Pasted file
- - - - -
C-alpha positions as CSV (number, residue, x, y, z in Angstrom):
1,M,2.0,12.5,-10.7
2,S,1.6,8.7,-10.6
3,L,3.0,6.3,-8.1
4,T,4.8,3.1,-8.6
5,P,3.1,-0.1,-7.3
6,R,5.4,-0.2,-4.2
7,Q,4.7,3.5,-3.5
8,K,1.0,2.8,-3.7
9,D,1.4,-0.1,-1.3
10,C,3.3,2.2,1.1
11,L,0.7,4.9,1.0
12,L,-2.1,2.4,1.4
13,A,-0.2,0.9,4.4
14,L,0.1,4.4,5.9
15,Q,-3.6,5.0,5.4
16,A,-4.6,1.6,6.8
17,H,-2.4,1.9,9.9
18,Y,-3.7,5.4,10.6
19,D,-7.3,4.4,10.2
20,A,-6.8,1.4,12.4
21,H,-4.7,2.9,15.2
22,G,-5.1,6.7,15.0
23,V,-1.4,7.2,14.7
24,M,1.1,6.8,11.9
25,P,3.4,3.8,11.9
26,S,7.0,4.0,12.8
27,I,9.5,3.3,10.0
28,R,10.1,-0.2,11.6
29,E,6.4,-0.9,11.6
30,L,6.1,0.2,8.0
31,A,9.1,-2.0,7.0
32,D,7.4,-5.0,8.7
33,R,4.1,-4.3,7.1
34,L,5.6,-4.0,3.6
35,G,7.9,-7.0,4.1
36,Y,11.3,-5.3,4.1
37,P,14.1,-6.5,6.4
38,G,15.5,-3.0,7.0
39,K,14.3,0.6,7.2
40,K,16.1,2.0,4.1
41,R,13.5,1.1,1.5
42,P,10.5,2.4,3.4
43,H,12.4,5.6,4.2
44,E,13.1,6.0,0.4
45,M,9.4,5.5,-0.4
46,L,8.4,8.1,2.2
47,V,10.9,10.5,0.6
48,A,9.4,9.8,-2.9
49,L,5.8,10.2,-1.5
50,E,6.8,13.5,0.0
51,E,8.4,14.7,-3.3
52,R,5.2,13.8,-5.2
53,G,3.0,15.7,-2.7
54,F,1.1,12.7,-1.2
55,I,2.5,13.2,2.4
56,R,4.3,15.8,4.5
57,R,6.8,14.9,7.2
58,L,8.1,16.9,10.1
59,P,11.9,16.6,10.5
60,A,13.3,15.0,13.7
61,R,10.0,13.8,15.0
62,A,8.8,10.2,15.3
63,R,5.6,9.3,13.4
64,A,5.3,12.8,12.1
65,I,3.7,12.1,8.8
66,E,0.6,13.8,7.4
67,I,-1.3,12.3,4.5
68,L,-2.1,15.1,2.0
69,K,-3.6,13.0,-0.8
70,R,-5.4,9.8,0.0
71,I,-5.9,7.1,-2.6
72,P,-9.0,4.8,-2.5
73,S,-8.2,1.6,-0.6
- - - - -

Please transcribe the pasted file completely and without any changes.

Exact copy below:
C-alpha positions as CSV (number, residue, x, y, z in Angstrom):
1,M,2.0,12.5,-10.7
2,S,1.6,8.7,-10.6
3,L,3.0,6.3,-8.1
4,T,4.8,3.1,-8.6
5,P,3.1,-0.1,-7.3
6,R,5.4,-0.2,-4.2
7,Q,4.7,3.5,-3.5
8,K,1.0,2.8,-3.7
9,D,1.4,-0.1,-1.3
10,C,3.3,2.2,1.1
11,L,0.7,4.9,1.0
12,L,-2.1,2.4,1.4
13,A,-0.2,0.9,4.4
14,L,0.1,4.4,5.9
15,Q,-3.6,5.0,5.4
16,A,-4.6,1.6,6.8
17,H,-2.4,1.9,9.9
18,Y,-3.7,5.4,10.6
19,D,-7.3,4.4,10.2
20,A,-6.8,1.4,12.4
21,H,-4.7,2.9,15.2
22,G,-5.1,6.7,15.0
23,V,-1.4,7.2,14.7
24,M,1.1,6.8,11.9
25,P,3.4,3.8,11.9
26,S,7.0,4.0,12.8
27,I,9.5,3.3,10.0
28,R,10.1,-0.2,11.6
29,E,6.4,-0.9,11.6
30,L,6.1,0.2,8.0
31,A,9.1,-2.0,7.0
32,D,7.4,-5.0,8.7
33,R,4.1,-4.3,7.1
34,L,5.6,-4.0,3.6
35,G,7.9,-7.0,4.1
36,Y,11.3,-5.3,4.1
37,P,14.1,-6.5,6.4
38,G,15.5,-3.0,7.0
39,K,14.3,0.6,7.2
40,K,16.1,2.0,4.1
41,R,13.5,1.1,1.5
42,P,10.5,2.4,3.4
43,H,12.4,5.6,4.2
44,E,13.1,6.0,0.4
45,M,9.4,5.5,-0.4
46,L,8.4,8.1,2.2
47,V,10.9,10.5,0.6
48,A,9.4,9.8,-2.9
49,L,5.8,10.2,-1.5
50,E,6.8,13.5,0.0
51,E,8.4,14.7,-3.3
52,R,5.2,13.8,-5.2
53,G,3.0,15.7,-2.7
54,F,1.1,12.7,-1.2
55,I,2.5,13.2,2.4
56,R,4.3,15.8,4.5
57,R,6.8,14.9,7.2
58,L,8.1,16.9,10.1
59,P,11.9,16.6,10.5
60,A,13.3,15.0,13.7
61,R,10.0,13.8,15.0
62,A,8.8,10.2,15.3
63,R,5.6,9.3,13.4
64,A,5.3,12.8,12.1
65,I,3.7,12.1,8.8
66,E,0.6,13.8,7.4
67,I,-1.3,12.3,4.5
68,L,-2.1,15.1,2.0
69,K,-3.6,13.0,-0.8
70,R,-5.4,9.8,0.0
71,I,-5.9,7.1,-2.6
72,P,-9.0,4.8,-2.5
73,S,-8.2,1.6,-0.6